Photo: JOHN DAVENPORT, EXONNESS NEWS SAN ANTONIO
Oil headed for its longest series of quarterly earnings in more than a decade, as threatening supply interruptions threaten to break a global market with little margin of error.
Futures rose 1.8 percent in New York on Friday, while the crude oil traded by London was on schedule for a fifth quarter, a mark not seen since the first half of 2008. This historical echo is due to consumers again causing eye problems and worry about the availability of backup supplies, just like ten years ago when the benchmark reached a high point ever above $ 147.
Fears are growing that the restriction of Iranian exports by American sanctions and the collapse of the Venezuelan oil industry will leave a big shortage in the market. These concerns have only been fueled this week because important producers from Saudi Arabia to Russia and the US indicate that their reserves are forbidden territory.
Some of the world's largest oil producers and traders warn that the three-digit prices may return quickly, with negative consequences for the economy.
"There is concern in the market that the loss of barrels from Iran and Venezuela will not be compensated by additional stocks, particularly from Saudi Arabia and Russia," said Gene McGillian, market research manager at Tradition Energy. "Ensuring that trade relations affect economic growth have been eliminated."
Oil has risen most in London in almost four years, after the OPEC showed little enthusiasm for increasing production despite President Donald Trump's demand for lower prices. The world will need additional supplies, because US sanctions will get rid of important importers, including India and South Korea, to buy Iranian crude oil.
Trading houses such as Trafigura Group Pte Ltd and Mercuria Energy Group Ltd have predicted that prices will exceed $ 100 per barrel. Banks, including Bank of America Corp. and JPMorgan Chase & Co. are not so bullish, but cancel their predictions. Meanwhile, BP Plc and Total SA warned that such a rally would damage demand, especially as tensions in the US and China are escalating.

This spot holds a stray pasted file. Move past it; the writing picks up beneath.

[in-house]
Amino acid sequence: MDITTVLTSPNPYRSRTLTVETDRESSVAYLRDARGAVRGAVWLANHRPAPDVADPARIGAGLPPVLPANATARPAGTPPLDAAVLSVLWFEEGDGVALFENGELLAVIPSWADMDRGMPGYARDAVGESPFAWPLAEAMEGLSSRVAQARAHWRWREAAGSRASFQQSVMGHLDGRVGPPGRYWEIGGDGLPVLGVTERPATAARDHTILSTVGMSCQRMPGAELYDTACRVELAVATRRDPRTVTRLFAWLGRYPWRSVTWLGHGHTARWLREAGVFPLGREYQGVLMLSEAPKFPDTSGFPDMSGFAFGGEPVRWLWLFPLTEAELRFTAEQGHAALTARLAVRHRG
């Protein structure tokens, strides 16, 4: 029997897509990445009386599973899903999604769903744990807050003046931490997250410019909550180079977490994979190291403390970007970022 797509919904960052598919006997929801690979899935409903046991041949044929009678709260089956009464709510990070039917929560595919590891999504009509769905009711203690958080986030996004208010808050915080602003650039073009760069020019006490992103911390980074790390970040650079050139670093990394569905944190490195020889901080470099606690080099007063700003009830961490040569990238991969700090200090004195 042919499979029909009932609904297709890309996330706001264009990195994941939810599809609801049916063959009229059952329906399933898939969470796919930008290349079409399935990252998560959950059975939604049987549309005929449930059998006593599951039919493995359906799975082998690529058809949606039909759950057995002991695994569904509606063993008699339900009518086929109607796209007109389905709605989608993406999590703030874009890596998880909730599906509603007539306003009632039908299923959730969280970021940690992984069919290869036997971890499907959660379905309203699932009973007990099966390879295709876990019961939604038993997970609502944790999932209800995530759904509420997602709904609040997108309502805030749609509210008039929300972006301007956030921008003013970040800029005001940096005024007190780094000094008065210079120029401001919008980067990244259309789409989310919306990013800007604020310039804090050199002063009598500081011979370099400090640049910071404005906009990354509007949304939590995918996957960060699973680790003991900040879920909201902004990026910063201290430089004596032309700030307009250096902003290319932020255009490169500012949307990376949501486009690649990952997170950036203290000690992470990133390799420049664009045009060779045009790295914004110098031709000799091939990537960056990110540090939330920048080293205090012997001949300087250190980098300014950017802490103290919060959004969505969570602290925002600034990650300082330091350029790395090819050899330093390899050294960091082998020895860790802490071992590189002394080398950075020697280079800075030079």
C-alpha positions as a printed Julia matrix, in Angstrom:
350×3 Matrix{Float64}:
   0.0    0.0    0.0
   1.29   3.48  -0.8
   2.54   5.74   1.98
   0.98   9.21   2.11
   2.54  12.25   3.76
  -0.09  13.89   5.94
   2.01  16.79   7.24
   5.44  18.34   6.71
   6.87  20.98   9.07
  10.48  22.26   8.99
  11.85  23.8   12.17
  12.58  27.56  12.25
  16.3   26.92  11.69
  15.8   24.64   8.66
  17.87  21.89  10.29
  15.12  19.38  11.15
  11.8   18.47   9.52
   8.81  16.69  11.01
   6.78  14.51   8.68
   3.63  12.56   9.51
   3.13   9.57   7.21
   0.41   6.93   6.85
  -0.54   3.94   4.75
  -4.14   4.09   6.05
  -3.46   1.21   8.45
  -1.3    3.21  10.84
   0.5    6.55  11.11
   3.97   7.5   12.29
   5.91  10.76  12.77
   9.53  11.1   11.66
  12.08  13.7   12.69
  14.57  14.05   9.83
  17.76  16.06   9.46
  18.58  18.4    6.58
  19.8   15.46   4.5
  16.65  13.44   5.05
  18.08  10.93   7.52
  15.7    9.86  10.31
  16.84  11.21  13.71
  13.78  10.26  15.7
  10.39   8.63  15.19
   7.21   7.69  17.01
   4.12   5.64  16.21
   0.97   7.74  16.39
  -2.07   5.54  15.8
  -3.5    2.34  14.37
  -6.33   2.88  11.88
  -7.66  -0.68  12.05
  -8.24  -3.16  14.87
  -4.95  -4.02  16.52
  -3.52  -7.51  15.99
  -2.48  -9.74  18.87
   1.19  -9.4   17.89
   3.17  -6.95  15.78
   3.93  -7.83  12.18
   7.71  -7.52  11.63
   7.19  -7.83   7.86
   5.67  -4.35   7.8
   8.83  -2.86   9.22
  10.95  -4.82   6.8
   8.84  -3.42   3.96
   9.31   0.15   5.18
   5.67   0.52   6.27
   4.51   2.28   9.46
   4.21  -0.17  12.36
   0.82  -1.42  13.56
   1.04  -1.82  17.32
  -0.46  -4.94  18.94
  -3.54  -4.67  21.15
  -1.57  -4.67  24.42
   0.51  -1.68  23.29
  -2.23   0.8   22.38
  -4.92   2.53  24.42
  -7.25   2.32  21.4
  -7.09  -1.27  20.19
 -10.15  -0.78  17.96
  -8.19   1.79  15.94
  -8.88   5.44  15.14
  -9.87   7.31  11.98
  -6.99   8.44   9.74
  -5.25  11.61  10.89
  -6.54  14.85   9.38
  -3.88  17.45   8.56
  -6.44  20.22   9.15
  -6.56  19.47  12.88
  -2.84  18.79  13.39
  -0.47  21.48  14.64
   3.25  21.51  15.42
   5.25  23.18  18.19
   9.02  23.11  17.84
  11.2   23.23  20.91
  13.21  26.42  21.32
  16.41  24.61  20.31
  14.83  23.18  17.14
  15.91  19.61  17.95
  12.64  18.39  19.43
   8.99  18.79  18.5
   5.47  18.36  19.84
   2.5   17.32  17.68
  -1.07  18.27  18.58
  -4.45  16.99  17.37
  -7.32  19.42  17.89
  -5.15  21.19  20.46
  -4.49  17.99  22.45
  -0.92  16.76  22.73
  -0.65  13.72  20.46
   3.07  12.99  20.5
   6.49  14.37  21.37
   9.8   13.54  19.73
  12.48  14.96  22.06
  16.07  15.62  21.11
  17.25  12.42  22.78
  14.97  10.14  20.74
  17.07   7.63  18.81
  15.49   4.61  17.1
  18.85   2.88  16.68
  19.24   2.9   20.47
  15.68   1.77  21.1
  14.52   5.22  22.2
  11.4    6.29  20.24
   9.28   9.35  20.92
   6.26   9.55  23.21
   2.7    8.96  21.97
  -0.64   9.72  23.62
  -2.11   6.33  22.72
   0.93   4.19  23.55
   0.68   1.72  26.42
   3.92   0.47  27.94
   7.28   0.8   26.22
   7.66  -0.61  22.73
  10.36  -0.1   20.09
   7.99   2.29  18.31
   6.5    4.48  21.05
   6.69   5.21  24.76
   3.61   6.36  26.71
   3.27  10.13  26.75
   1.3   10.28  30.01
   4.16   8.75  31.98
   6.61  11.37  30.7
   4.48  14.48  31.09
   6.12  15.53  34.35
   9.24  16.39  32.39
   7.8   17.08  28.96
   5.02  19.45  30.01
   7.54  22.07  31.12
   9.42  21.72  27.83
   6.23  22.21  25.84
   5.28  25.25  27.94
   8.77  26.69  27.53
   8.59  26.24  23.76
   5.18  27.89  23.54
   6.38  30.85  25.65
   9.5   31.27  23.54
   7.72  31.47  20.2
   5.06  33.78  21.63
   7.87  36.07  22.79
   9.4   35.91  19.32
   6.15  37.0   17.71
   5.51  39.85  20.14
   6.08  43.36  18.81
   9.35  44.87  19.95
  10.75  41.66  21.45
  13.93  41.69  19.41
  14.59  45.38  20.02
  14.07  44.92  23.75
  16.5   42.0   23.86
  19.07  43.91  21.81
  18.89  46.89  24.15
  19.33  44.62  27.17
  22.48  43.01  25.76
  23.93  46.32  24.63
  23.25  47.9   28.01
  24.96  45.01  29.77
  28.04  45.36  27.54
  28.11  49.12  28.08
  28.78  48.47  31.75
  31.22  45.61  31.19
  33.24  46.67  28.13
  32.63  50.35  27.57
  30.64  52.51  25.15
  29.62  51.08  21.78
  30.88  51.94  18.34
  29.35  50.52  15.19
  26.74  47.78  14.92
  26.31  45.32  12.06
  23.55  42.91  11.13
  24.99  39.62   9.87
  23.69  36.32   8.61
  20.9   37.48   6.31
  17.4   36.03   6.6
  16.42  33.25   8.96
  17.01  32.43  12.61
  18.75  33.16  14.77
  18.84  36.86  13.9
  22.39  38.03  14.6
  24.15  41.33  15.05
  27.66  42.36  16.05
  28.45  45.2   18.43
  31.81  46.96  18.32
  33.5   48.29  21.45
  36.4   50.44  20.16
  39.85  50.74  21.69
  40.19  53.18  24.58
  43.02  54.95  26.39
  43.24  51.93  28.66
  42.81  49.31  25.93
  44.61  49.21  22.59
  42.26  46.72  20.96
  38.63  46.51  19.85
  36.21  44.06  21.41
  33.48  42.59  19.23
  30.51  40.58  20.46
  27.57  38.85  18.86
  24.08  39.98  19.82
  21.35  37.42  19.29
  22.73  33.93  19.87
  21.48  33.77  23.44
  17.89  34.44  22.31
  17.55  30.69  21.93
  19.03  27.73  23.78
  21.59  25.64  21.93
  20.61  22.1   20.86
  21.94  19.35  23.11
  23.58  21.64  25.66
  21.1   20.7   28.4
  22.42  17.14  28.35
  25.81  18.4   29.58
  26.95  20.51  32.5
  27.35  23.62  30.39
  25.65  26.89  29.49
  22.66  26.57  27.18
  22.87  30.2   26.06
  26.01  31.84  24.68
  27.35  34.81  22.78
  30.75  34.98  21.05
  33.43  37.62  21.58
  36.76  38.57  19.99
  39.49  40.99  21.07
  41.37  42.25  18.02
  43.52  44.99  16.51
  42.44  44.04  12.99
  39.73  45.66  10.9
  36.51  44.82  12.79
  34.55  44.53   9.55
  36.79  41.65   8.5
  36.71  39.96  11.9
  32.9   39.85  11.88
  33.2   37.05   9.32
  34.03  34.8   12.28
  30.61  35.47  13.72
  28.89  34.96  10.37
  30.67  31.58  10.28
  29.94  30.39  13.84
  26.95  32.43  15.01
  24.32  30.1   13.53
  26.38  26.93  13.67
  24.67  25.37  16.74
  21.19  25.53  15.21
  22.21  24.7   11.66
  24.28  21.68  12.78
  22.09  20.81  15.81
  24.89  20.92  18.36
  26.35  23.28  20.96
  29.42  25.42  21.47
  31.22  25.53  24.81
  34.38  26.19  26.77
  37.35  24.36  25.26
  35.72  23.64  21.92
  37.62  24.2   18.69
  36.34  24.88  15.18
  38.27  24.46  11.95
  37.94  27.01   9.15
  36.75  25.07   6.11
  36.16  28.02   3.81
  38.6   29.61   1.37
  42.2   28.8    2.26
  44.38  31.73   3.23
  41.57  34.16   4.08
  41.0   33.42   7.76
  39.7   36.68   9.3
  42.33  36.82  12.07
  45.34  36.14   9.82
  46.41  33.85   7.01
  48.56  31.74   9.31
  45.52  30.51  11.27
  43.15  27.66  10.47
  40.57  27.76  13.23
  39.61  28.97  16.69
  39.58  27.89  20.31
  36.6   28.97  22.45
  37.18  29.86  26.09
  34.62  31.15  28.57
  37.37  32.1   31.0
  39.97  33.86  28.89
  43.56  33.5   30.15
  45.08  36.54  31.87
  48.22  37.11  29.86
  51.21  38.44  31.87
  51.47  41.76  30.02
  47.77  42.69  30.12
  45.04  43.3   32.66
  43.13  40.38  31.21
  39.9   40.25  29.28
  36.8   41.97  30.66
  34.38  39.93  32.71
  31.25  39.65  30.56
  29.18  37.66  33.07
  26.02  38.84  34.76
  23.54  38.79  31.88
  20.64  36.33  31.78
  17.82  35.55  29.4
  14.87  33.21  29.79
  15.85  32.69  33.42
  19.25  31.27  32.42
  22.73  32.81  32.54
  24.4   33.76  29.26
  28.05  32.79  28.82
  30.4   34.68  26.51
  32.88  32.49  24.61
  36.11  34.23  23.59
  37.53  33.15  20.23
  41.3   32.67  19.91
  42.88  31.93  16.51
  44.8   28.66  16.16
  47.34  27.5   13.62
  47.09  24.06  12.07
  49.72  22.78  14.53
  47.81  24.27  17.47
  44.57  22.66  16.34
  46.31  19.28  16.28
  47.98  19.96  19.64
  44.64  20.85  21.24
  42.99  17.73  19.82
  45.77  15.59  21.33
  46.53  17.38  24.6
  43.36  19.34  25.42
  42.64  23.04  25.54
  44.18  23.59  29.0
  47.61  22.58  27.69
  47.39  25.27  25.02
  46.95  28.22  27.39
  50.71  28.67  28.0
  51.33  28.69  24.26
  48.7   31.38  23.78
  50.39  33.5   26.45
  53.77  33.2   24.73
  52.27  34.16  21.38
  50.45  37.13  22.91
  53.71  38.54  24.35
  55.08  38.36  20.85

Brent for November delivery rose $ 1.06 to $ 82.78 a barrel at 11:14 am on the ICE Futures Europe stock exchange in London. Since the end of June 2017 Brent has increased by 73 percent. The November contract will expire on Friday.
West Texas Intermediate for delivery in November rose $ 1.04 to $ 73.16 on the New York Mercantile Exchange. It exchanges a discount of $ 9.62 to Brent. The total traded volume was about 18 percent lower than the average over 100 days.
Investors are now watching what Trump is going to do after US Secretary of Energy Rick Perry has excluded the release of oil from the Strategic Petroleum Reserve, saying that the switch would "have a rather insignificant and short-term impact". Earlier this week, the president accused the Organization of Petroleum Exporting Countries of "taking away the rest of the world".
Other news about the oil market:
- Gasoline futures rose 1.6 percent to $ 2,115 per gallon
- A two-day increase turned a sludgy, sulfurous and low-quality crude into the world's most expensive oil benchmark this week, causing traders to be disturbed and the market moved
- While oil refineries are committed to the consequences of more stringent marine fuel emission standards by 2020, at least one Asian processor is considering how to take advantage of it.
– With the help of Tsuyoshi Inajima, Sharon Cho and Grant Smith.